This week Google was making news with the release of a new app. PhotoScan is designed to capture old photos from photo albums, with algorithms to enhance the photo and minimize glare. I have tons of old photo albums from Laura’s family and from my own family, and I’ve been trying to find the most efficient way to digitize these images with the best possible quality. I figured I needed to give PhotoScan a shot.
Here are my first impressions…
PhotoScan claims to capture old images while minimizing the glare from glass in frames, album sheets, or from the glossy finish of the photo itself. It’s supposed to be much faster than scanning. Here’s the promo video from Google:
The app is free, so there’s no reason NOT to try it. It also plays nicely with Google Photos, so that you have an automatic backup of the images you capture.
I tried the app with some of Laura’s family photos, intentionally selecting one in a glossy envelope with lots of glare. I took a reference photo using just the regular camera.
You can see some distortion created by glare, especially in the dark areas of the clothing.
The next step was to take the same photo using the PhotoScan app. The app takes an initial photo, then locates the corners of the image. Circles appear near the corners, and you move the phone so that the open circle covers each of the corners. The app snaps an additional photo at each of those locations, for a total of five image captures for one photograph.
In theory, by moving the phone around you get different angles with different bits of glare. The app uses these differences to locate and remove the glare. The results are…mixed.
As you can see in the image above there is still some glare, and now even some distortion created by the algorithm. I tried again.
This one came out a bit better, but the guy on the left has some lighting issues with his forehead. The very first time I tried the app the flash was enabled. I got a good image, but it was washed out. I was not using the flash for these first two shots, so I decided to enable it to see if it cleared up those lighting problems. Overall the exposure was pretty consistent and the distortions are gone, but overall it’s still washed out in comparison with the original.
You will note that the last photo was skewed quite a bit. There is a way to correct it in the app, but I hadn’t learned how to use it properly when I took that photo. It’s actually pretty easy to use, as is the whole app.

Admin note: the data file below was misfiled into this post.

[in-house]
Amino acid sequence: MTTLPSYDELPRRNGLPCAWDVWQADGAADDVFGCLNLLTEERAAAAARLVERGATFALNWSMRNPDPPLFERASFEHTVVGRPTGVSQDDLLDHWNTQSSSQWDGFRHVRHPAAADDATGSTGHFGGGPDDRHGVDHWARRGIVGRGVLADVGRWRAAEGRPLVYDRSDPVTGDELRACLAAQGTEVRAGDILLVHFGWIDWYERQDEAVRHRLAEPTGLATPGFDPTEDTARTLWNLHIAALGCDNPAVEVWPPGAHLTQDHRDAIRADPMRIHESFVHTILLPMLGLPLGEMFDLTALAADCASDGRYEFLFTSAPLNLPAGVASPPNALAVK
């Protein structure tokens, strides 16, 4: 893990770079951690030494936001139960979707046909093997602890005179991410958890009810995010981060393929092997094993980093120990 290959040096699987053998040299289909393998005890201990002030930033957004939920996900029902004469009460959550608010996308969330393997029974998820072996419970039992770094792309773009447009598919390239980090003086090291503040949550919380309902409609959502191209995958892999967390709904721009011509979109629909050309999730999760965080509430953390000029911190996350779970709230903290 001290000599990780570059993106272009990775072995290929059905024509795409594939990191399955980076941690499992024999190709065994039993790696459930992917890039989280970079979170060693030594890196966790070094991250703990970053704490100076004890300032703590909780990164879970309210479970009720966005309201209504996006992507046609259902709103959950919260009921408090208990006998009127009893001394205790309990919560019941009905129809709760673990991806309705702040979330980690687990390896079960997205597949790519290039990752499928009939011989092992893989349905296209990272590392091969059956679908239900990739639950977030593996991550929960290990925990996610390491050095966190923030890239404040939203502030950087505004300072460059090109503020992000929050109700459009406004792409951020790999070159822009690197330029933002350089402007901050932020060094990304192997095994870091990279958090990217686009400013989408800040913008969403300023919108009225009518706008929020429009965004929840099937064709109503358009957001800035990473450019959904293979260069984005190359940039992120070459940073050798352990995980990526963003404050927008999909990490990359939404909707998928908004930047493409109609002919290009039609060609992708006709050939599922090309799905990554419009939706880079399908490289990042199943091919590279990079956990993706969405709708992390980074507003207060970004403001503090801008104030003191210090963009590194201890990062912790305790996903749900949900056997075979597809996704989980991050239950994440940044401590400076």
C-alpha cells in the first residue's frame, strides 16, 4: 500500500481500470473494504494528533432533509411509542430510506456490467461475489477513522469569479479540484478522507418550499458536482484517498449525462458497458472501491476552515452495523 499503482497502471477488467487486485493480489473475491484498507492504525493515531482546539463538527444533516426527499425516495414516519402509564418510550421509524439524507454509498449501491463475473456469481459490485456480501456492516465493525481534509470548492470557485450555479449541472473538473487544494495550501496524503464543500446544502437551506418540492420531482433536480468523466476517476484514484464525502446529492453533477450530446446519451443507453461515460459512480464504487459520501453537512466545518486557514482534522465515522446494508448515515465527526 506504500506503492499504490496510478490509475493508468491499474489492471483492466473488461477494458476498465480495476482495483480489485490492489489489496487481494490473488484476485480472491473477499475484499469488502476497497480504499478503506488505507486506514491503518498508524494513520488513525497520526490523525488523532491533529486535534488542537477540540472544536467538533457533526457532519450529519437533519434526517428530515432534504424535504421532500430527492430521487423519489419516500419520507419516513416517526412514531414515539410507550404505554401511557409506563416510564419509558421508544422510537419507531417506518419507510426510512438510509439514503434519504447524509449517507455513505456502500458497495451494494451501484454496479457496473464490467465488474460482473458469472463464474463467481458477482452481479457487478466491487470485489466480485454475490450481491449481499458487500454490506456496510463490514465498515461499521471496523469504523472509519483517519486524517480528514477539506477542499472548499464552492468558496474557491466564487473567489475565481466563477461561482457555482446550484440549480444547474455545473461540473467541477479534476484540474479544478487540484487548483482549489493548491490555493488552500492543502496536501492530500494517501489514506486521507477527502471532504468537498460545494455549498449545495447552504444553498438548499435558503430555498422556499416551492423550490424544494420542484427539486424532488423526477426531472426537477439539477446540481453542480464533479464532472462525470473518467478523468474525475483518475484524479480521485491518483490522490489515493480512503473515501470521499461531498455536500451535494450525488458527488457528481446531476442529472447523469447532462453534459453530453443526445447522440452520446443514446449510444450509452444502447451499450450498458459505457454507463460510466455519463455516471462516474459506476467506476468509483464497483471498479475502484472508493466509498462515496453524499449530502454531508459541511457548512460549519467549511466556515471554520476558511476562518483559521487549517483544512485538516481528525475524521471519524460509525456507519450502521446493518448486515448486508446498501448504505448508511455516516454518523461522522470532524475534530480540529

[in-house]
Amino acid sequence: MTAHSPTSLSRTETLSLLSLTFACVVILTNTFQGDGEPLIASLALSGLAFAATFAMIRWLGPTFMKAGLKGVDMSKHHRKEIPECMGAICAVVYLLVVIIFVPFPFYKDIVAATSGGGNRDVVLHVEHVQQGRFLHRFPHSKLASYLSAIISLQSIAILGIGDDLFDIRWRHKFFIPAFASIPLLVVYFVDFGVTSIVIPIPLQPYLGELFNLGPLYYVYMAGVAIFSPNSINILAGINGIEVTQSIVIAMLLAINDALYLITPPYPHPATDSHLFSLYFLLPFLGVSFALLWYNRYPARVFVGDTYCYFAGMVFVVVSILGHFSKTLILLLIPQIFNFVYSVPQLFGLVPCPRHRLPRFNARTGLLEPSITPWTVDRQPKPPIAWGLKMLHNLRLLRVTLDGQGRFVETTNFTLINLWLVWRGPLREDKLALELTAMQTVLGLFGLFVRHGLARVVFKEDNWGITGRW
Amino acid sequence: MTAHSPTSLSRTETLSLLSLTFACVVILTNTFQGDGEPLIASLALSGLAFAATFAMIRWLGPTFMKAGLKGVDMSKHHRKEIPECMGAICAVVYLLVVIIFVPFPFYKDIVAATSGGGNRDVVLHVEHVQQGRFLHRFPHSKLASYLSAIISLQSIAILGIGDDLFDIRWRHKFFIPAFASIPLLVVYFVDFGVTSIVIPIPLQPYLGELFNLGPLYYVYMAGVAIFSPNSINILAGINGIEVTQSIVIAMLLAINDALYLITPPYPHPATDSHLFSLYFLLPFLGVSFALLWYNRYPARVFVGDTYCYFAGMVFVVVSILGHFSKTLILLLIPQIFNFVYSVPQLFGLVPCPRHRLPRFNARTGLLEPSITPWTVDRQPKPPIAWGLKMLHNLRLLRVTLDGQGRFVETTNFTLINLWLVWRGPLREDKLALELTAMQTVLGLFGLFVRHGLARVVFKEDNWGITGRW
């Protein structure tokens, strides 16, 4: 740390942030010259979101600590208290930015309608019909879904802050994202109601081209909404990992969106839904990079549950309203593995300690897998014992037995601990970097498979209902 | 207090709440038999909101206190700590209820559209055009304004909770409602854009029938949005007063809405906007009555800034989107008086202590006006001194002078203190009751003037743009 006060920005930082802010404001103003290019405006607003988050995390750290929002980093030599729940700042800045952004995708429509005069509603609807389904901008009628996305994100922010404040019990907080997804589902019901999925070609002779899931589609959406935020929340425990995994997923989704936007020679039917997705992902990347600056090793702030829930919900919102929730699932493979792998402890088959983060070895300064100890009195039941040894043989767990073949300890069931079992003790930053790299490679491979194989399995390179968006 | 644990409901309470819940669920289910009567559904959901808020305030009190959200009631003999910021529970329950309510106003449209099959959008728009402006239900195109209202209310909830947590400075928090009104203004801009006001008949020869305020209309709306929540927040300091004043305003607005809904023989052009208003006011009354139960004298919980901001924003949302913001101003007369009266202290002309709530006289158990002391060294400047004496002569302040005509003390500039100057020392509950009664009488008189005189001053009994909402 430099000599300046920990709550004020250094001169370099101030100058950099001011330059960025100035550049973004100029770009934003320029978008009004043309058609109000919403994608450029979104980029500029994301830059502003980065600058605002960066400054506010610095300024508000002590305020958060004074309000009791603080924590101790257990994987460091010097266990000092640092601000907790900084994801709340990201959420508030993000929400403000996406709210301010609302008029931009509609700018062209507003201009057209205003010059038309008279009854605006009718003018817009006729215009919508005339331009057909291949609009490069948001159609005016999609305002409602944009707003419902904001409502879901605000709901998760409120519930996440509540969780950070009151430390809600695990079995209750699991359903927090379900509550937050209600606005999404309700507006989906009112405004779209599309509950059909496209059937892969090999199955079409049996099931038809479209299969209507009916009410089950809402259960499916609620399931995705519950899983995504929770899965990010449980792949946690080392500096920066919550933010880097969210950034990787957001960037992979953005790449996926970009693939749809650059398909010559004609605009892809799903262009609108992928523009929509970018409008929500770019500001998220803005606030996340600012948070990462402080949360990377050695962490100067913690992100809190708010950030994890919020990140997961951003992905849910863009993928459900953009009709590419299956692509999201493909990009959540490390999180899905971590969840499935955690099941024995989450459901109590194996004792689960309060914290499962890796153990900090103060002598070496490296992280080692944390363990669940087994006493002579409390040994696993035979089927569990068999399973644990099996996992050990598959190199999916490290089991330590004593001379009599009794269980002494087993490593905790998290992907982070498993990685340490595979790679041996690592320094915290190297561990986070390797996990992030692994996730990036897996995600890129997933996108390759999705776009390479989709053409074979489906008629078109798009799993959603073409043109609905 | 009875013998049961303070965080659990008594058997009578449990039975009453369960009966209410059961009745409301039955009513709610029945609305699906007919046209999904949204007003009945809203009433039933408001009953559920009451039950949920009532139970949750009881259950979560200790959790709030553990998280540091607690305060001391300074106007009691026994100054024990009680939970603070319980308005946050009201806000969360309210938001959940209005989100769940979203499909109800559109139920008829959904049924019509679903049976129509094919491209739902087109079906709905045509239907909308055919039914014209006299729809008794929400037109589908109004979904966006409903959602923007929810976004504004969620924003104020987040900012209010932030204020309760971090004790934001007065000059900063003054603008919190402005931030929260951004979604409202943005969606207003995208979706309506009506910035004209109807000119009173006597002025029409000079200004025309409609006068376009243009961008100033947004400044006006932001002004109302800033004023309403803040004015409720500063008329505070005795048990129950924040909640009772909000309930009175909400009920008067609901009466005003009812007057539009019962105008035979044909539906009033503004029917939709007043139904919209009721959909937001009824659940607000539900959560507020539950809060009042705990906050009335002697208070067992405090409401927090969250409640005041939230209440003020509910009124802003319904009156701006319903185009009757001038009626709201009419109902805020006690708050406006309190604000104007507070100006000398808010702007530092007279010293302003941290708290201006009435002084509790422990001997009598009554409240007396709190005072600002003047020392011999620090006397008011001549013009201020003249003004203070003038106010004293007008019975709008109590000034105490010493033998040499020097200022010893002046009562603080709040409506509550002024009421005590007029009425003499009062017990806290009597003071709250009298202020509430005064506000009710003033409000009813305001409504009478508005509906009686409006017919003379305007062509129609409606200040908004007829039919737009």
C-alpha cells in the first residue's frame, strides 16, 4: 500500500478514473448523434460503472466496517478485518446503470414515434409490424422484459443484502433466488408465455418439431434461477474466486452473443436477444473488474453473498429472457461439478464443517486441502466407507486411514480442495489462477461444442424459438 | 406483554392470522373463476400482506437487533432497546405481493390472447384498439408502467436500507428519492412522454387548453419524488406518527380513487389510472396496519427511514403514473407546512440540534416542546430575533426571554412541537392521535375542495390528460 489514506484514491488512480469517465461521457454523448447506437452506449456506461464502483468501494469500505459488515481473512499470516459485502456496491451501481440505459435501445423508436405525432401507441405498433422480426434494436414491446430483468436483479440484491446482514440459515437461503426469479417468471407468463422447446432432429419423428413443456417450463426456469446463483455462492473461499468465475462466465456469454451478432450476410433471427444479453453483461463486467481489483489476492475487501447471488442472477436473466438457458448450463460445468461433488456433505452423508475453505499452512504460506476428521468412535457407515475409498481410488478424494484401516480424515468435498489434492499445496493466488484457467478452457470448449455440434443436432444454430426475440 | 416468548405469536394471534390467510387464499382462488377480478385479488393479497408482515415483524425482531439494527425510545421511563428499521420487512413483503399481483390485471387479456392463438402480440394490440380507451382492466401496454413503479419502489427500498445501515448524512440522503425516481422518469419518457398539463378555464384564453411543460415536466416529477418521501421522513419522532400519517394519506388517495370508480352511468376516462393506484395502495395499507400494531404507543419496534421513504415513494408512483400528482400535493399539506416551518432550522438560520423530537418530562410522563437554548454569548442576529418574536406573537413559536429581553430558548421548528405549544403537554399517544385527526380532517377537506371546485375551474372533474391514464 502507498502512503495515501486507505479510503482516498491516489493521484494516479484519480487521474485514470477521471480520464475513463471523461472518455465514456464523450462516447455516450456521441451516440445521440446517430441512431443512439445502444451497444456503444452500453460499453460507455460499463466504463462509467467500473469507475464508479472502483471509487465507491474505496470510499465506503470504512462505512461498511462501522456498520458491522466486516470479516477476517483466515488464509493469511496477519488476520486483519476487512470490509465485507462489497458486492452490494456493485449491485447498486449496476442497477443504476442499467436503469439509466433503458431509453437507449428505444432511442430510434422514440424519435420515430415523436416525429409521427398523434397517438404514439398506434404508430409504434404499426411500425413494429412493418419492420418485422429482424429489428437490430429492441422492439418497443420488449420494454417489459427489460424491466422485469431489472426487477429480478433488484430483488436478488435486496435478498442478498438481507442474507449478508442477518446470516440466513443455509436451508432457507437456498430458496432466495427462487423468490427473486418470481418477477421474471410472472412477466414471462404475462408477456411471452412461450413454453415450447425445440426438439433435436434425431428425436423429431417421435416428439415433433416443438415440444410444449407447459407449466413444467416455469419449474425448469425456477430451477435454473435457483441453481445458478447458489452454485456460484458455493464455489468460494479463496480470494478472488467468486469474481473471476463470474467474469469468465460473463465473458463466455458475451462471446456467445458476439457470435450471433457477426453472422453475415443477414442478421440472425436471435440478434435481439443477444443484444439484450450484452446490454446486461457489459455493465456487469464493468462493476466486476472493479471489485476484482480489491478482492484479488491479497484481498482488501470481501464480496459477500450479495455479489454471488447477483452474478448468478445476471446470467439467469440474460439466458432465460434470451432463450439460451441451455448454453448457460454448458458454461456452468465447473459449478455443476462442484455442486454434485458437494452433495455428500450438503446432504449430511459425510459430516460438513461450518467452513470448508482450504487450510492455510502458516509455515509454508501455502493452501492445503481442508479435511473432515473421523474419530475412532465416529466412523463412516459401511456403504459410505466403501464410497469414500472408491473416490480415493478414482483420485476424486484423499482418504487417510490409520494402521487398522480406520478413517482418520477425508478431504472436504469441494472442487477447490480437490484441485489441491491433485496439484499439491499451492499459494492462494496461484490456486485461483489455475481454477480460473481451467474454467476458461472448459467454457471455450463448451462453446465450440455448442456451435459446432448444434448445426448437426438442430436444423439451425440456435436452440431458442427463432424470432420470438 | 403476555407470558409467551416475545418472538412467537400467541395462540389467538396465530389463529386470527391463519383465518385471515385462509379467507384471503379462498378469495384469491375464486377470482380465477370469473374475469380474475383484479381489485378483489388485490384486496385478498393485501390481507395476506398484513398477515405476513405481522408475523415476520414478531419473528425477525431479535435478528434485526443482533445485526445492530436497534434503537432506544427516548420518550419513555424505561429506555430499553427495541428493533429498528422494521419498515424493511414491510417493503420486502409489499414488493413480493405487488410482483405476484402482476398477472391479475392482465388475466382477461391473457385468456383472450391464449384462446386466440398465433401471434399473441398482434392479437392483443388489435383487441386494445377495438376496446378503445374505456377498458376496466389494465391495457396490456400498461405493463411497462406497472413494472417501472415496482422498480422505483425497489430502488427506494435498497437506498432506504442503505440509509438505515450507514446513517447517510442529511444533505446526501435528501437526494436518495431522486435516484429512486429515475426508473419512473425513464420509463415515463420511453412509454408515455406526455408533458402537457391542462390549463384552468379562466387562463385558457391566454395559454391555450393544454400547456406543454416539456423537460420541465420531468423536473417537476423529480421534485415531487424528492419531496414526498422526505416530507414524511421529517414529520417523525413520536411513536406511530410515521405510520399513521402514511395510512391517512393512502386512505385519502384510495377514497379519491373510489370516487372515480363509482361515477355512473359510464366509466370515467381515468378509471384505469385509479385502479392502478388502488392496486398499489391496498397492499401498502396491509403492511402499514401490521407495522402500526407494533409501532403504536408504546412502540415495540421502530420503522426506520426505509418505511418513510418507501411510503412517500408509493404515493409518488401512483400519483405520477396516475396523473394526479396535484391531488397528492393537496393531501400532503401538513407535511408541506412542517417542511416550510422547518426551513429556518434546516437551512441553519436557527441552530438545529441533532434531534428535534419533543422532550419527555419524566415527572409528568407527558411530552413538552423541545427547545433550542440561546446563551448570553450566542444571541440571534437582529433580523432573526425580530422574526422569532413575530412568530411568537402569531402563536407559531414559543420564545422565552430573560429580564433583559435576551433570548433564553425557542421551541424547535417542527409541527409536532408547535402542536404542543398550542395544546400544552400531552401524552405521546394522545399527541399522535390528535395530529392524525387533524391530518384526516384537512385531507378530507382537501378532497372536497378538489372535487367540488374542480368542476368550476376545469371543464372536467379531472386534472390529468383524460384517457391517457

I thought I would try again with a photo that wasn’t quite so glossy.
As with the previous photo, I took a reference shot with just the regular camera app on my iPhone, no flash.
The results are good, for the most part. It almost looks like the lower right corner was desaturated to gray scale black and white, while some sepia remains in the upper left corner. There is a bit of distortion on the garage door.
This is a good app, but not one that meets my needs. It may be faster than a scanner, but the results are variable, and you won’t get as high a resolution or as much detail as with a scanner. It’s not a good archival app.
The other issue is that this only does one photo at a time. If you’re wanting to do an entire album it’s probably not going to be faster than a scanner. The PhotoMyne app will image an entire album page and extract the individual photos, but the result there are variable and are also not of archival quality.
There are some situations where it WOULD work very well. Let’s say you’re visiting your Great Aunt Agnes and she pulls out some ancient photo album that has a photo of your mother as a child. If you wanted a copy, and this would be your only access to that photo album, the app would be a perfect way to capture it. PhotoScan would probably be OK if you have a stack of photos in a box somewhere and just wanted to capture a few. However, my suggestion for both of those situations would be to try to get the lighting as even as possible and just use the camera app on your phone. Sometimes too many algorithms don’t really fix things.